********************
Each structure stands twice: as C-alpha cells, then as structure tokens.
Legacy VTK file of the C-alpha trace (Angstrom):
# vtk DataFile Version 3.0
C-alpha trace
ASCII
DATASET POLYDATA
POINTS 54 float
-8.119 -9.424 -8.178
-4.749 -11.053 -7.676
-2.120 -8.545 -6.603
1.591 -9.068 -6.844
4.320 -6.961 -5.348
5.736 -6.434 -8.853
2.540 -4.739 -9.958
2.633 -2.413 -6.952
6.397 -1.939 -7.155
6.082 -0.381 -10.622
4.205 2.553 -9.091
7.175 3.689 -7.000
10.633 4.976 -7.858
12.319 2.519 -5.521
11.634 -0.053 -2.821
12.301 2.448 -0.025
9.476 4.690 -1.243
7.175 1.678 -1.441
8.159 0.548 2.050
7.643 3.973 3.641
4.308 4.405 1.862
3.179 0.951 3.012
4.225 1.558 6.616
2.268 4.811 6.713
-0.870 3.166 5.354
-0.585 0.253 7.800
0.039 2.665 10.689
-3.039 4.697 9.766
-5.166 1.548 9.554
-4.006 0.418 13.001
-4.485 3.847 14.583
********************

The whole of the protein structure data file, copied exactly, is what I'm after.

Each structure stands twice: as C-alpha cells, then as structure tokens.
Legacy VTK file of the C-alpha trace (Angstrom):
# vtk DataFile Version 3.0
C-alpha trace
ASCII
DATASET POLYDATA
POINTS 54 float
-8.119 -9.424 -8.178
-4.749 -11.053 -7.676
-2.120 -8.545 -6.603
1.591 -9.068 -6.844
4.320 -6.961 -5.348
5.736 -6.434 -8.853
2.540 -4.739 -9.958
2.633 -2.413 -6.952
6.397 -1.939 -7.155
6.082 -0.381 -10.622
4.205 2.553 -9.091
7.175 3.689 -7.000
10.633 4.976 -7.858
12.319 2.519 -5.521
11.634 -0.053 -2.821
12.301 2.448 -0.025
9.476 4.690 -1.243
7.175 1.678 -1.441
8.159 0.548 2.050
7.643 3.973 3.641
4.308 4.405 1.862
3.179 0.951 3.012
4.225 1.558 6.616
2.268 4.811 6.713
-0.870 3.166 5.354
-0.585 0.253 7.800
0.039 2.665 10.689
-3.039 4.697 9.766
-5.166 1.548 9.554
-4.006 0.418 13.001
-4.485 3.847 14.583